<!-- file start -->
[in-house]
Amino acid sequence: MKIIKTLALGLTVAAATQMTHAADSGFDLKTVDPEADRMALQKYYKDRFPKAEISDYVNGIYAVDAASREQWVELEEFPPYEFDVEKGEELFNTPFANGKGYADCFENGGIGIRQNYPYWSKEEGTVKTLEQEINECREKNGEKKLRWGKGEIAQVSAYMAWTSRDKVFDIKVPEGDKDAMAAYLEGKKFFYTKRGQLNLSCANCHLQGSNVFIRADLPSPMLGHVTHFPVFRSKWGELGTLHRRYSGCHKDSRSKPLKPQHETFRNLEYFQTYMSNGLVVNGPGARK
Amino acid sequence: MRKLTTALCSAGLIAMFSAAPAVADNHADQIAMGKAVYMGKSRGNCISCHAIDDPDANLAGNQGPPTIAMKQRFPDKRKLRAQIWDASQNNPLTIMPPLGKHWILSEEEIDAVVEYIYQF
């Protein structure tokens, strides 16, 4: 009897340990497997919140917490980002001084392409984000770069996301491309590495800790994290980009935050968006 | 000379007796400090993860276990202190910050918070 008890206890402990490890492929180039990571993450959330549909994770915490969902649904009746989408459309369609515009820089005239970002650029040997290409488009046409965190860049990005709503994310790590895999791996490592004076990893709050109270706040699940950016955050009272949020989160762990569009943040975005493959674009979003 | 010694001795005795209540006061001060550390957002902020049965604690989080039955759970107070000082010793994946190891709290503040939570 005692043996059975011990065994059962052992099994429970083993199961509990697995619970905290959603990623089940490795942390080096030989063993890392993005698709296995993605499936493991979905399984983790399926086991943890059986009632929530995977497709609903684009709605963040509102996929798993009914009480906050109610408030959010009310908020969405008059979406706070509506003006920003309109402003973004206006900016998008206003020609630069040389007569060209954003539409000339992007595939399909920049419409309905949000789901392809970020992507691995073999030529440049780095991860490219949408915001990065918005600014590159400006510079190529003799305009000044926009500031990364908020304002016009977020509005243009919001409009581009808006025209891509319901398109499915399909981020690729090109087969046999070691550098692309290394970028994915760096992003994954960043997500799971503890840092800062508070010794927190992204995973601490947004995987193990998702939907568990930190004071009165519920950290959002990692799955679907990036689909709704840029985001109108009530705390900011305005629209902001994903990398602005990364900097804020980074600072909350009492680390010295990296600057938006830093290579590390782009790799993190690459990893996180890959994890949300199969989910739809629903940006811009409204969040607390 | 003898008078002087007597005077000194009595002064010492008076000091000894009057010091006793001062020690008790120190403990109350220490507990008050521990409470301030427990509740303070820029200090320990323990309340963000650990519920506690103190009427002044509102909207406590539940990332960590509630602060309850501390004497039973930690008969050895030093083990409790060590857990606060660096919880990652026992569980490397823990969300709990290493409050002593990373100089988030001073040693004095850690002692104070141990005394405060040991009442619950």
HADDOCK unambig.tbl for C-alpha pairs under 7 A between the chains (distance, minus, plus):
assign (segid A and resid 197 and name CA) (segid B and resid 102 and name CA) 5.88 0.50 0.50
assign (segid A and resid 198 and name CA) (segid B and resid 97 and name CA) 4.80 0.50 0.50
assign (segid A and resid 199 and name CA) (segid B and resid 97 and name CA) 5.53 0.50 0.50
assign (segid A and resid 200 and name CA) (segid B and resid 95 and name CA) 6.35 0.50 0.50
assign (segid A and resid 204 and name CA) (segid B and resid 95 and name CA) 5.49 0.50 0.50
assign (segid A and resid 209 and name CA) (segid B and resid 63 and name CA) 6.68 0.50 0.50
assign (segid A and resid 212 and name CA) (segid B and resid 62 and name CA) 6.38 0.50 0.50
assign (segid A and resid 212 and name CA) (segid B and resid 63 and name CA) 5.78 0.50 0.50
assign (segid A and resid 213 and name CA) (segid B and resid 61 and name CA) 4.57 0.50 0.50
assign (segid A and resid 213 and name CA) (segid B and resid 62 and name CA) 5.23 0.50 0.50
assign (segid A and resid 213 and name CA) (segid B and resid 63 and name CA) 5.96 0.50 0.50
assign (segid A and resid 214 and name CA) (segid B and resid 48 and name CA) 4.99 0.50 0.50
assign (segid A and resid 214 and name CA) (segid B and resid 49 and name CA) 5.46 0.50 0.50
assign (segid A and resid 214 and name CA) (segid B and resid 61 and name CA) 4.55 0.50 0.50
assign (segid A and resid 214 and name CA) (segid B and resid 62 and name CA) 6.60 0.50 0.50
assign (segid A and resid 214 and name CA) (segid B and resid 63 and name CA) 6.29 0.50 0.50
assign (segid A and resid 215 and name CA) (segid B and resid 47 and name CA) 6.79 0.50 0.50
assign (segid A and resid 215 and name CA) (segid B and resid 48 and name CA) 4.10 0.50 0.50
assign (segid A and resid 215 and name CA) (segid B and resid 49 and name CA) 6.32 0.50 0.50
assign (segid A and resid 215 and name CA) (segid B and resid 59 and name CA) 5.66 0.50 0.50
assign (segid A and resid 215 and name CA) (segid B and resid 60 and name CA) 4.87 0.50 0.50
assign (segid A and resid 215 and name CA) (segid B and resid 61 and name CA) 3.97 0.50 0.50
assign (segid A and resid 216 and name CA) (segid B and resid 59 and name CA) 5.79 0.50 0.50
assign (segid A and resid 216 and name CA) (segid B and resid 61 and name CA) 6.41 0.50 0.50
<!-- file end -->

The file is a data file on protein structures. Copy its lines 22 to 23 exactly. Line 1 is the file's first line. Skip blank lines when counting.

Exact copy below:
assign (segid A and resid 215 and name CA) (segid B and resid 47 and name CA) 6.79 0.50 0.50
assign (segid A and resid 215 and name CA) (segid B and resid 48 and name CA) 4.10 0.50 0.50